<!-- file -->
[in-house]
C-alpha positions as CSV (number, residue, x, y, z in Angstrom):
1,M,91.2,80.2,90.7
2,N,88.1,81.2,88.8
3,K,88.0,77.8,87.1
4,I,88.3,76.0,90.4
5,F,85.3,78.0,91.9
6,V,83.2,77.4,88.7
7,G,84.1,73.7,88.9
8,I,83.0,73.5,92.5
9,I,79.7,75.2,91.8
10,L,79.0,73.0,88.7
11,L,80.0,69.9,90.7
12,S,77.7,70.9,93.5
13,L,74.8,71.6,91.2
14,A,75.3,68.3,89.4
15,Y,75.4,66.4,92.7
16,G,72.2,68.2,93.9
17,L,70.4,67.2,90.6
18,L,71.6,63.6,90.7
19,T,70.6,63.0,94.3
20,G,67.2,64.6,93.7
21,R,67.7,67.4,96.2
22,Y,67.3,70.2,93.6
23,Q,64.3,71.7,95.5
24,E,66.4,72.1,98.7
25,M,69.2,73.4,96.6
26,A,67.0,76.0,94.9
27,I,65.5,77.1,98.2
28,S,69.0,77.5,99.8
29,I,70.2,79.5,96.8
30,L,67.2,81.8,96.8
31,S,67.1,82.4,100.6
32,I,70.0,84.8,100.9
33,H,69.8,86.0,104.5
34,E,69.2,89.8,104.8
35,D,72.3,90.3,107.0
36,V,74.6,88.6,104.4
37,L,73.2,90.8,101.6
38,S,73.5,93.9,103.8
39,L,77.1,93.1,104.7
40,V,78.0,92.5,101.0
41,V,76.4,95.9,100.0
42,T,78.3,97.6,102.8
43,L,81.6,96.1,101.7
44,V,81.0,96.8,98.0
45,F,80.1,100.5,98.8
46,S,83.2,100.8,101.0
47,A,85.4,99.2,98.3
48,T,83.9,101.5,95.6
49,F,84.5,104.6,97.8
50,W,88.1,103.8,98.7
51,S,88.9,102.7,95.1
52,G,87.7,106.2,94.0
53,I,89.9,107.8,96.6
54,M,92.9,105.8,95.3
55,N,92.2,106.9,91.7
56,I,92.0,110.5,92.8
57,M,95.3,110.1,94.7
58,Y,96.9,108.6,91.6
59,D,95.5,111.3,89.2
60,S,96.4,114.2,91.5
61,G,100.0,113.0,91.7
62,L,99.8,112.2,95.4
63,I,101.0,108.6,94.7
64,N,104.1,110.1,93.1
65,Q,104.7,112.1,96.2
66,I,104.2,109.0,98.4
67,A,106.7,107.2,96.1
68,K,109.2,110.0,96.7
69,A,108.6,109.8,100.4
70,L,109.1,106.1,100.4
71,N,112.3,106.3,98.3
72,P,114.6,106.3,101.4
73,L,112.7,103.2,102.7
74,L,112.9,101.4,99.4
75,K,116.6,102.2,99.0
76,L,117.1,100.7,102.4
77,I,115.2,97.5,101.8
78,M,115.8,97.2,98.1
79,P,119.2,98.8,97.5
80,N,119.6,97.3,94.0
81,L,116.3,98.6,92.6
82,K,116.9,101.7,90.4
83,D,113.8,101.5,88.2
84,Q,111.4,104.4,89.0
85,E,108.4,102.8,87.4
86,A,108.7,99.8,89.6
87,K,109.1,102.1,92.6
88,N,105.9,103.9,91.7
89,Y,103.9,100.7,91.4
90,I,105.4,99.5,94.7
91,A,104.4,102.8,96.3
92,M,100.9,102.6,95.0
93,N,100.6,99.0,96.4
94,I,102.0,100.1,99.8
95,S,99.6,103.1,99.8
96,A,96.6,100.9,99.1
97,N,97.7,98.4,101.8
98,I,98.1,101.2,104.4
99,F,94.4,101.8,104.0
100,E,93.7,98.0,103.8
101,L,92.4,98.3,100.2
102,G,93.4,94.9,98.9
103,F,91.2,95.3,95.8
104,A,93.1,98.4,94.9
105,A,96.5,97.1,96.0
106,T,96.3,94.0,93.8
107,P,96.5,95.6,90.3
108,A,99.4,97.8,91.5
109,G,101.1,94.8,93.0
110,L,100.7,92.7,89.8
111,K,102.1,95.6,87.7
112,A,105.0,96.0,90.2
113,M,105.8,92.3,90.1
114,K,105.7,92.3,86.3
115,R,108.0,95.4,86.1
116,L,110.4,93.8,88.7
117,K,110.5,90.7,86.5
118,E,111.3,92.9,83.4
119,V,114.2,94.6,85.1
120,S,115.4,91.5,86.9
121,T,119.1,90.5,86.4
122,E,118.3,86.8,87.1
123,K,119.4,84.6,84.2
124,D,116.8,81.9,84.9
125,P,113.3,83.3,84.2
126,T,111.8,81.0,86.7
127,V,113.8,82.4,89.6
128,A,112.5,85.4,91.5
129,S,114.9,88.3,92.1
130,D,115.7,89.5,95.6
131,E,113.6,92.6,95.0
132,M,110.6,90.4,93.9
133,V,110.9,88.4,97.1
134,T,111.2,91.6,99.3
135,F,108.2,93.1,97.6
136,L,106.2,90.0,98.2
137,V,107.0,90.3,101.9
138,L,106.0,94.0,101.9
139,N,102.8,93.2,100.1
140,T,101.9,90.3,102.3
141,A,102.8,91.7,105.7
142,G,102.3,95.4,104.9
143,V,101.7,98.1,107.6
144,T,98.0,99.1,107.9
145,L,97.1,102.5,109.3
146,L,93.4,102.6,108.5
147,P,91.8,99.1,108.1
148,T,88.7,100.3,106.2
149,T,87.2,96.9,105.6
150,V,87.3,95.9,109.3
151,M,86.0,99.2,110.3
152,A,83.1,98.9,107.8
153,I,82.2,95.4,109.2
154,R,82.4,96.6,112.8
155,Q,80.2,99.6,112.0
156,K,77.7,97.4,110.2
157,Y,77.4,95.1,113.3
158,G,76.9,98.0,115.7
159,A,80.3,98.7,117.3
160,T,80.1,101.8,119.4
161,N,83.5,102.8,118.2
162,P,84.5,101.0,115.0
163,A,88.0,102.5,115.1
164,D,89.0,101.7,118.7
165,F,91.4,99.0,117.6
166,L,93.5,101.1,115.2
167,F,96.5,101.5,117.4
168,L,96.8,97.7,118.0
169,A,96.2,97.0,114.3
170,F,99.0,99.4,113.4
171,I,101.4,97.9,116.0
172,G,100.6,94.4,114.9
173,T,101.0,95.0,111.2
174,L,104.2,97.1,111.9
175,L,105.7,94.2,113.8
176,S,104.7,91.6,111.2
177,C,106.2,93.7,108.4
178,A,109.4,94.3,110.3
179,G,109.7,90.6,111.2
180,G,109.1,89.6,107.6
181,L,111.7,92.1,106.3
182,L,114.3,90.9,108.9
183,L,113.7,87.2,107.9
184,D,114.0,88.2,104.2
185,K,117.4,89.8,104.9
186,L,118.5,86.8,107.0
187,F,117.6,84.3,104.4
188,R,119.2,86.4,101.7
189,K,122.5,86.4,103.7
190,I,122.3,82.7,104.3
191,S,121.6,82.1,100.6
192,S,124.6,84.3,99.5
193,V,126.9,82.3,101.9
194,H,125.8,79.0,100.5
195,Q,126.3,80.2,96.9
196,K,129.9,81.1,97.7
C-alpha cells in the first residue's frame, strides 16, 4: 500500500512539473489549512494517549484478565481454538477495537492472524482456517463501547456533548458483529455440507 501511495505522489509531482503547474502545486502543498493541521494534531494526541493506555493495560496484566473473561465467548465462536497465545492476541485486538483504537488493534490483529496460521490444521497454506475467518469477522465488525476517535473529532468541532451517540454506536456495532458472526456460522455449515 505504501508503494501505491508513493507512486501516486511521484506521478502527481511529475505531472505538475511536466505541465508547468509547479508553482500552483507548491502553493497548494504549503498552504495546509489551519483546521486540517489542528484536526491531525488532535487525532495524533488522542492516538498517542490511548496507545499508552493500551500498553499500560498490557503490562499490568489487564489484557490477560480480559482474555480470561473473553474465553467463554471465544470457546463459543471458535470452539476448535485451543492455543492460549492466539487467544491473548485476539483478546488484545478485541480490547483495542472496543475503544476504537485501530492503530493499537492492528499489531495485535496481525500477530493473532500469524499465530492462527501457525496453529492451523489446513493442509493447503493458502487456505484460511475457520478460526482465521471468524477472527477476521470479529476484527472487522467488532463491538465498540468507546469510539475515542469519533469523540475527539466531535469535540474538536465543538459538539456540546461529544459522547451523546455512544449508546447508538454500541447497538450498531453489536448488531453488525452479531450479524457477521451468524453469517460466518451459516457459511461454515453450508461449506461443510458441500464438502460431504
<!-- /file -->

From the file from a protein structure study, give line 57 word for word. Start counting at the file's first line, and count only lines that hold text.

55,N,92.2,106.9,91.7